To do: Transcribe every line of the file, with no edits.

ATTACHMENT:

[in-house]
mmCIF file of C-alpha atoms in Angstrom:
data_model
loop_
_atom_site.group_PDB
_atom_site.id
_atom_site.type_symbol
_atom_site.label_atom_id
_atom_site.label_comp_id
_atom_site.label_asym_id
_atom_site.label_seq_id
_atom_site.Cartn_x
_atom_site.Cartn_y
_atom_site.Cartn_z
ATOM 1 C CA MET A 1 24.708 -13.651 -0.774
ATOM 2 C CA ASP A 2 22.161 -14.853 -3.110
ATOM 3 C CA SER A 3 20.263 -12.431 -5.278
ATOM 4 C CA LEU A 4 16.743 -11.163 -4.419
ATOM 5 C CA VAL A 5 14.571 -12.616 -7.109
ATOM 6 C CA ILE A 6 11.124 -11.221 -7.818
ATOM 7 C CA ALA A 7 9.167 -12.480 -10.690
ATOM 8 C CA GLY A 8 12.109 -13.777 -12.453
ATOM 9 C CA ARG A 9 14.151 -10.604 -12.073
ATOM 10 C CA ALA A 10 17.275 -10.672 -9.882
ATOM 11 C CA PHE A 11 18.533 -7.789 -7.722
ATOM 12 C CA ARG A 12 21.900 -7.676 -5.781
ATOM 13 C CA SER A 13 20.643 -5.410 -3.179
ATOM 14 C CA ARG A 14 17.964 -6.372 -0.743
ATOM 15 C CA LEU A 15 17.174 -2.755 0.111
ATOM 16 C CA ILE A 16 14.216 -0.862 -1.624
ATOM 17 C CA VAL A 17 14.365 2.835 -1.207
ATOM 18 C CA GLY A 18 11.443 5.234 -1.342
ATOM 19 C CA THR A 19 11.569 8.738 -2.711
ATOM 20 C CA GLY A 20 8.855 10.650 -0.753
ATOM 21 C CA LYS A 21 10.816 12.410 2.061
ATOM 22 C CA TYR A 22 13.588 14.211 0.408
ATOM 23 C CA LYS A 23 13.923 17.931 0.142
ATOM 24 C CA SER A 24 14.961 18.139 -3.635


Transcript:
[in-house]
mmCIF file of C-alpha atoms in Angstrom:
data_model
loop_
_atom_site.group_PDB
_atom_site.id
_atom_site.type_symbol
_atom_site.label_atom_id
_atom_site.label_comp_id
_atom_site.label_asym_id
_atom_site.label_seq_id
_atom_site.Cartn_x
_atom_site.Cartn_y
_atom_site.Cartn_z
ATOM 1 C CA MET A 1 24.708 -13.651 -0.774
ATOM 2 C CA ASP A 2 22.161 -14.853 -3.110
ATOM 3 C CA SER A 3 20.263 -12.431 -5.278
ATOM 4 C CA LEU A 4 16.743 -11.163 -4.419
ATOM 5 C CA VAL A 5 14.571 -12.616 -7.109
ATOM 6 C CA ILE A 6 11.124 -11.221 -7.818
ATOM 7 C CA ALA A 7 9.167 -12.480 -10.690
ATOM 8 C CA GLY A 8 12.109 -13.777 -12.453
ATOM 9 C CA ARG A 9 14.151 -10.604 -12.073
ATOM 10 C CA ALA A 10 17.275 -10.672 -9.882
ATOM 11 C CA PHE A 11 18.533 -7.789 -7.722
ATOM 12 C CA ARG A 12 21.900 -7.676 -5.781
ATOM 13 C CA SER A 13 20.643 -5.410 -3.179
ATOM 14 C CA ARG A 14 17.964 -6.372 -0.743
ATOM 15 C CA LEU A 15 17.174 -2.755 0.111
ATOM 16 C CA ILE A 16 14.216 -0.862 -1.624
ATOM 17 C CA VAL A 17 14.365 2.835 -1.207
ATOM 18 C CA GLY A 18 11.443 5.234 -1.342
ATOM 19 C CA THR A 19 11.569 8.738 -2.711
ATOM 20 C CA GLY A 20 8.855 10.650 -0.753
ATOM 21 C CA LYS A 21 10.816 12.410 2.061
ATOM 22 C CA TYR A 22 13.588 14.211 0.408
ATOM 23 C CA LYS A 23 13.923 17.931 0.142
ATOM 24 C CA SER A 24 14.961 18.139 -3.635